7

Is this possible?

Buy a cheapest ticket or refundable ticket and enter T3 departure hall of Singapore airport, clear immigration and go to T3 arrival area and meet my wife even before she clears thru immigration desk.

Reason: to give her surprise and help her with document handling.

Thanks for your help.

P.s. this question may have been asked in different formats earlier, but i am keen on knowing for Singapore airport. There may be Meet&Greet services, that would be last resort.

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    How are you planning to get from departures to arrivals airside? – Gayot Fow May 13 '15 at 20:29
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    As @GayotFow implies, whenever I've landed in a foreign country, the passengers are herded into the immigrations area. Occasionally there's mixing of two or more flights, but generally close to the immigrations area, not near the gates. – mkennedy May 13 '15 at 21:57
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    Usually that would not be possible but you may be in luck. Hopefully someone who has been to Singapore recently will be able to confirm (or not). – Relaxed May 13 '15 at 23:21
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    The big problem may not be meeting your wife or even clearing immigration but the fact that you would be checked in to the flight you will not take. It will ultimately depart without you but you will be creating some unneeded work for the ground staff (calling you, checking if you have hold luggage to offload, etc.) which is not nice. – Relaxed May 13 '15 at 23:24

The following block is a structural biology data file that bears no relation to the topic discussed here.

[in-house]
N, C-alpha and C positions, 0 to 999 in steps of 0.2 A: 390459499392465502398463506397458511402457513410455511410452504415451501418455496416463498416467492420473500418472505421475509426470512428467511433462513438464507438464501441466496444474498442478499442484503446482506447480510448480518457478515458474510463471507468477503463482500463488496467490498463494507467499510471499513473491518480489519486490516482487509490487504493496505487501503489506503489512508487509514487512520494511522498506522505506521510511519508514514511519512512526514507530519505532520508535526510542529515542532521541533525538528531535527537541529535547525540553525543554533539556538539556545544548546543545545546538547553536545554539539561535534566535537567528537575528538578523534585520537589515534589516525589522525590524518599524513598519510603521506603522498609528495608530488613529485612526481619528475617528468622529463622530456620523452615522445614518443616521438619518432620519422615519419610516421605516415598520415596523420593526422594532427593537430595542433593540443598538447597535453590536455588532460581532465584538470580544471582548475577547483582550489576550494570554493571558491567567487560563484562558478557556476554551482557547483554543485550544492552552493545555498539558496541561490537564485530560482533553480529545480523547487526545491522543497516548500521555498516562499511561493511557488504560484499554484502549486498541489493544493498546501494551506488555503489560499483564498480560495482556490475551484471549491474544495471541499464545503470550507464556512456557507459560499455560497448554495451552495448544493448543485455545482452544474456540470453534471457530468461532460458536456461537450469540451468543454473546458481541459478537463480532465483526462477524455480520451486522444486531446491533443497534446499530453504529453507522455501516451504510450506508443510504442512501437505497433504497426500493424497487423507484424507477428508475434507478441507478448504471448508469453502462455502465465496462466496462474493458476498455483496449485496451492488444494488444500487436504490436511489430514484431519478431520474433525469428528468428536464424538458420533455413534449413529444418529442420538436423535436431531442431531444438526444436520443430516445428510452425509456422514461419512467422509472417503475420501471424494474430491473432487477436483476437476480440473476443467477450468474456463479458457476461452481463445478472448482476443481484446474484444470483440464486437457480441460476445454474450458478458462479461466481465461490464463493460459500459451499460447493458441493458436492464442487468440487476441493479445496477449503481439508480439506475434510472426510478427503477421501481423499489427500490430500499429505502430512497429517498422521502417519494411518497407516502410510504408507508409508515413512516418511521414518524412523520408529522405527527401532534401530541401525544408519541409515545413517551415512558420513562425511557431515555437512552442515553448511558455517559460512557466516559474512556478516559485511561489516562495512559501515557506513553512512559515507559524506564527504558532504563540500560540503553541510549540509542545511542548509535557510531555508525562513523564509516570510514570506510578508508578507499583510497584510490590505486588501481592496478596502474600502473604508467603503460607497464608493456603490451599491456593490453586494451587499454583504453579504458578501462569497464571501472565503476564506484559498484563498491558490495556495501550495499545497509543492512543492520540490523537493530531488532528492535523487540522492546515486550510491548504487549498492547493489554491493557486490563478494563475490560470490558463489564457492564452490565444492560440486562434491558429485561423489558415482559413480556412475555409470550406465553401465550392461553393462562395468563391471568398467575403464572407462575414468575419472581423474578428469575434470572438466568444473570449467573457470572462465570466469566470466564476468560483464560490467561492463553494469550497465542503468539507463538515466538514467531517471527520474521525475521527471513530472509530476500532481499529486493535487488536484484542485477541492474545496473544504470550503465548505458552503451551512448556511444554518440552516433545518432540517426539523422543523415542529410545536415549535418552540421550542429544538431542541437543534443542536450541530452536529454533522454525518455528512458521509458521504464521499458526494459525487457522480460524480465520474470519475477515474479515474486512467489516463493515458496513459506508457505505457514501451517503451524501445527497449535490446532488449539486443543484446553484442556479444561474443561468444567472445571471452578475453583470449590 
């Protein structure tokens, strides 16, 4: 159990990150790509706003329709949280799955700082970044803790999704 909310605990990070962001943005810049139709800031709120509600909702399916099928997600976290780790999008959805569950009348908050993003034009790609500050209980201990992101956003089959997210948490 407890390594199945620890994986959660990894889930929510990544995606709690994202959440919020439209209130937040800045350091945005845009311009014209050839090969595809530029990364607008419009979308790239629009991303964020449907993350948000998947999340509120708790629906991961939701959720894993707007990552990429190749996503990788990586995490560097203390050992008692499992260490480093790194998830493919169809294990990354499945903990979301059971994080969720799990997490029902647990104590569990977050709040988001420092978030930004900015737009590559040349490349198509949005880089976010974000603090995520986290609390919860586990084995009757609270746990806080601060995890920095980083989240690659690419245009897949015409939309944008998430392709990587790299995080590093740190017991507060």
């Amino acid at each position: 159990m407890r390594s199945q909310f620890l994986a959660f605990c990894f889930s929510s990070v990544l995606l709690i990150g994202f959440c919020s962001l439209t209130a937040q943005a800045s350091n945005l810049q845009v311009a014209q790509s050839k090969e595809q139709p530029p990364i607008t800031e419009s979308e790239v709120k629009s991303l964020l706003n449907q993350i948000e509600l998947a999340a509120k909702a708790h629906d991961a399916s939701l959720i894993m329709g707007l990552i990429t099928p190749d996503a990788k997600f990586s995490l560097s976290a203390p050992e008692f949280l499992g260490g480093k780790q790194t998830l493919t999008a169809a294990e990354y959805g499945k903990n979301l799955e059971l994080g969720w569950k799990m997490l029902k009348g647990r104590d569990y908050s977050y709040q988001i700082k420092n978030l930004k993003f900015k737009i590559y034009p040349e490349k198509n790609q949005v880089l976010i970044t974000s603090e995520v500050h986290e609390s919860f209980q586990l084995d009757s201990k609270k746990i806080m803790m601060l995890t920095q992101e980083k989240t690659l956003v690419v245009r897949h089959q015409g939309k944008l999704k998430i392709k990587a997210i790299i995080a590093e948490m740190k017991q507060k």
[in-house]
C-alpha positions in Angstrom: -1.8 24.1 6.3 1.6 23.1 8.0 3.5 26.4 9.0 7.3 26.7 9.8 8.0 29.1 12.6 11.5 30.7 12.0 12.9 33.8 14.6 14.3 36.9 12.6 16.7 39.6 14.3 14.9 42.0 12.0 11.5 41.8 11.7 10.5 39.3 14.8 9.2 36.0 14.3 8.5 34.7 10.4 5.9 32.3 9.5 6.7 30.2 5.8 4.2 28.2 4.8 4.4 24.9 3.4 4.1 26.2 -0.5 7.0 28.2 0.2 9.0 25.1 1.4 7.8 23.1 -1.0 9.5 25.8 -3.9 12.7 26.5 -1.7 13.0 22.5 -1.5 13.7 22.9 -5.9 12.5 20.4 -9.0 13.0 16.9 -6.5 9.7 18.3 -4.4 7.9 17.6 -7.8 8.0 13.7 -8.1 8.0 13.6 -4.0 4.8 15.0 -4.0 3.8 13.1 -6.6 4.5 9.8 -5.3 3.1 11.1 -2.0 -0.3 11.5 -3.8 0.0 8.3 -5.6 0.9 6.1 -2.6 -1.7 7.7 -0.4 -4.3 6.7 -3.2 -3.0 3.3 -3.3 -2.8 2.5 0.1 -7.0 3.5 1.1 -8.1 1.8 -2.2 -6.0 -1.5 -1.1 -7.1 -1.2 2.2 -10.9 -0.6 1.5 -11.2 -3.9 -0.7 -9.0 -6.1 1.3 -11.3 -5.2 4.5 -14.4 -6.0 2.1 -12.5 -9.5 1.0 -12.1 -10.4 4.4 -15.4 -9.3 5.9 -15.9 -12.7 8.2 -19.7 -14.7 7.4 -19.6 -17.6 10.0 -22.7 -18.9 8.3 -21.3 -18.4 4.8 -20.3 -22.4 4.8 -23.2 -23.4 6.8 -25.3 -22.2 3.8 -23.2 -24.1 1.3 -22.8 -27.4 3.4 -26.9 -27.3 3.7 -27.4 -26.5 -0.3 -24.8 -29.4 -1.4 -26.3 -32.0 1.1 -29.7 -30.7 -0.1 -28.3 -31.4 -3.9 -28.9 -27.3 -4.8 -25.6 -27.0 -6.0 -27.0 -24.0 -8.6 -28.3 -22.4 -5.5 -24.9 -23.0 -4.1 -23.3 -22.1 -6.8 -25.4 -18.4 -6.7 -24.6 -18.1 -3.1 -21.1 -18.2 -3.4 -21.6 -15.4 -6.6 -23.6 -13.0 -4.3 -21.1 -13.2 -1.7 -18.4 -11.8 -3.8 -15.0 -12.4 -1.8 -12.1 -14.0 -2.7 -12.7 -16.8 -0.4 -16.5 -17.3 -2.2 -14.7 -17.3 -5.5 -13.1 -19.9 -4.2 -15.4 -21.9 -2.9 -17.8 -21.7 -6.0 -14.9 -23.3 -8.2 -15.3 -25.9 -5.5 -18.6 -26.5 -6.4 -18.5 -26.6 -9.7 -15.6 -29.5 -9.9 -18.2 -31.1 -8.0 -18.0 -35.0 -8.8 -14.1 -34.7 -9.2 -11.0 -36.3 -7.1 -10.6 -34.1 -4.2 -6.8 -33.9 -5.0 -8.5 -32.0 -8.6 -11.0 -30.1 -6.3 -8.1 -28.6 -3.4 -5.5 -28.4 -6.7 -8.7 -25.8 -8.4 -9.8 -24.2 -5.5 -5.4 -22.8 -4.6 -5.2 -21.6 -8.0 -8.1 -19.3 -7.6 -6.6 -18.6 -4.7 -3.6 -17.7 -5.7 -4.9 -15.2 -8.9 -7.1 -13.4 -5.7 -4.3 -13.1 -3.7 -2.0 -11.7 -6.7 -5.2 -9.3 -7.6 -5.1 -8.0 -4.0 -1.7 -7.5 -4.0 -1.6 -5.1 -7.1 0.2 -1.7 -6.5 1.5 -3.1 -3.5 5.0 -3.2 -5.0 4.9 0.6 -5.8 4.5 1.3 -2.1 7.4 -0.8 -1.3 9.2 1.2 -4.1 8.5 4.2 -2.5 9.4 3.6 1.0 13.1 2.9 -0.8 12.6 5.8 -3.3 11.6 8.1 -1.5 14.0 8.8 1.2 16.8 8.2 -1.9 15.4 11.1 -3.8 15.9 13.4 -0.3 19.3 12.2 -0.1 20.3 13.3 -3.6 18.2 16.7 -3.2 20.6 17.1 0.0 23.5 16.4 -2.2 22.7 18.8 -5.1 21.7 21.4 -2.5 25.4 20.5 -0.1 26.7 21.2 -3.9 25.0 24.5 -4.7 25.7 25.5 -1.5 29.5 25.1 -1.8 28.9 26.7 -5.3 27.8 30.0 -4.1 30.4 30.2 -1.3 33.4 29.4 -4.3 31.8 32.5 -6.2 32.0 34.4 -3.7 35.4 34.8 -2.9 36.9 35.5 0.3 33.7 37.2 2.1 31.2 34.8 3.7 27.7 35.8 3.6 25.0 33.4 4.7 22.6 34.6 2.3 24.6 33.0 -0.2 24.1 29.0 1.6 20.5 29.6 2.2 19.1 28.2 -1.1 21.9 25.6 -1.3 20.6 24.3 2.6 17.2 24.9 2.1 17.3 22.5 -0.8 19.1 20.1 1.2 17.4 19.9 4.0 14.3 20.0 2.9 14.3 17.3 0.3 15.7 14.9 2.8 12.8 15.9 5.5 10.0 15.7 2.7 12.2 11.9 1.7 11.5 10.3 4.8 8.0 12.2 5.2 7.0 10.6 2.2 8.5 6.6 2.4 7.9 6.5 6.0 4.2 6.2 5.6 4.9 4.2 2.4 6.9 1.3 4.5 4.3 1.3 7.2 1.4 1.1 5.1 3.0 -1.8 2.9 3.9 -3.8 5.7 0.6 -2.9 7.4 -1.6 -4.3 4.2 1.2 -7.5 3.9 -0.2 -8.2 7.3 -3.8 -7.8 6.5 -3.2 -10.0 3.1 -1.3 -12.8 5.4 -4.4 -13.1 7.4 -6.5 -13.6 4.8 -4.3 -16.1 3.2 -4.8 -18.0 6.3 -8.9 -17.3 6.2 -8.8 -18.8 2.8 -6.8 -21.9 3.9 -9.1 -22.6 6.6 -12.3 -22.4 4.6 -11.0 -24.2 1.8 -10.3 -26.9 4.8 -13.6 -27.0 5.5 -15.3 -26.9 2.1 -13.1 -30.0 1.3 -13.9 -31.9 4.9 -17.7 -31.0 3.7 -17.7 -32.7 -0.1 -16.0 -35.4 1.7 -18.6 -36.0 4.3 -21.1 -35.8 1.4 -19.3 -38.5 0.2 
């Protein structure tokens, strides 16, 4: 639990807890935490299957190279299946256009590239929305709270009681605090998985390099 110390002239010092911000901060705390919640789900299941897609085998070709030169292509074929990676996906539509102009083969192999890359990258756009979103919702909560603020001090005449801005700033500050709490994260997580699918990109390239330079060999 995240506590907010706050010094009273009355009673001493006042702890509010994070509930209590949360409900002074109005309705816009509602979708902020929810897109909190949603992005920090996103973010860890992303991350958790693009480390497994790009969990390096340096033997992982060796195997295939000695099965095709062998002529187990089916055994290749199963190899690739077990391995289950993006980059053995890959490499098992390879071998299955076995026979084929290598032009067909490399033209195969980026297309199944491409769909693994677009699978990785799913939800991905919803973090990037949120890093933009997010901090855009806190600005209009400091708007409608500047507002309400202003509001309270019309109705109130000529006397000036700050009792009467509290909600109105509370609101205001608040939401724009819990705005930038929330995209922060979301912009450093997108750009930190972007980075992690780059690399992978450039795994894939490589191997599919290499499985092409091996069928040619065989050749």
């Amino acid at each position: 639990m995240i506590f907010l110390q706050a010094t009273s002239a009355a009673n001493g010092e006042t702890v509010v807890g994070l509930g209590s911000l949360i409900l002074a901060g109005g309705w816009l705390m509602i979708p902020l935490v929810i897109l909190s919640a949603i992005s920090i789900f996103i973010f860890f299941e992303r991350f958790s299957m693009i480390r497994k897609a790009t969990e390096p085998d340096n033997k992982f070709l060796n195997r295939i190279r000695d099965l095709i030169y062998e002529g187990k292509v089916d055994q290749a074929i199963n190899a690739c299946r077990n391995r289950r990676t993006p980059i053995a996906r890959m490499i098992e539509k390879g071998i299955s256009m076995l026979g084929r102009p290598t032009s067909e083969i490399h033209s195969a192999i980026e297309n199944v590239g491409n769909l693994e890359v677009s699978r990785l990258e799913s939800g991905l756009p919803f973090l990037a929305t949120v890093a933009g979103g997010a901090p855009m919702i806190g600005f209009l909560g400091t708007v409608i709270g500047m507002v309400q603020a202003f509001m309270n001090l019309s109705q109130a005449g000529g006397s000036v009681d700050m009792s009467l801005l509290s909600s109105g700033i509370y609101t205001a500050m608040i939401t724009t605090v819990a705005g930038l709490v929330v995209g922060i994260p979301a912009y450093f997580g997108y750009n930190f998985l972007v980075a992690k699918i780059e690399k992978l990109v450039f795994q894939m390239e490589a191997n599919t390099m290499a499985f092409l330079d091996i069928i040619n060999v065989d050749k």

• You could probably get a ticket departing many hours later and cancel even after going through security depending on the type of ticket you have but the problem I think is "before immigration" -- I can't readily imagine any countries allowing you to get to the "before immigration" area of the airport from inside the country. You'd need to go through immigration checks absolutely needlessly and noone wants to allow people putting additional load on the border control. – chx Sep 28 '15 at 2:41
13

TL;DR: there is no distinction between arrival area and departure area, so it might be possible. However, there will be logistical and possibly legal problems. I don't think it will be worth the risk.

As of the logistic part of the question, this is absolutely no problem. At Changi Airport, the arrival and the departure zones are linked together and you won't have any problems to access the gate once you are through immigration. You won't even need to go through security check as those only take place at the gate. For more details of how to get from the arrival customs to the gates, you can see their online map of T3. As @uncovery noted in the comment, it might be quite hard to find your wife, as arrival gates are usually not announced. She will have to pass through one of the two escalators located at Transfer A and Transfer B on above map to get to immigration, but if you don't know which gate she is arriving at, you won't be able to know at which side to wait for her.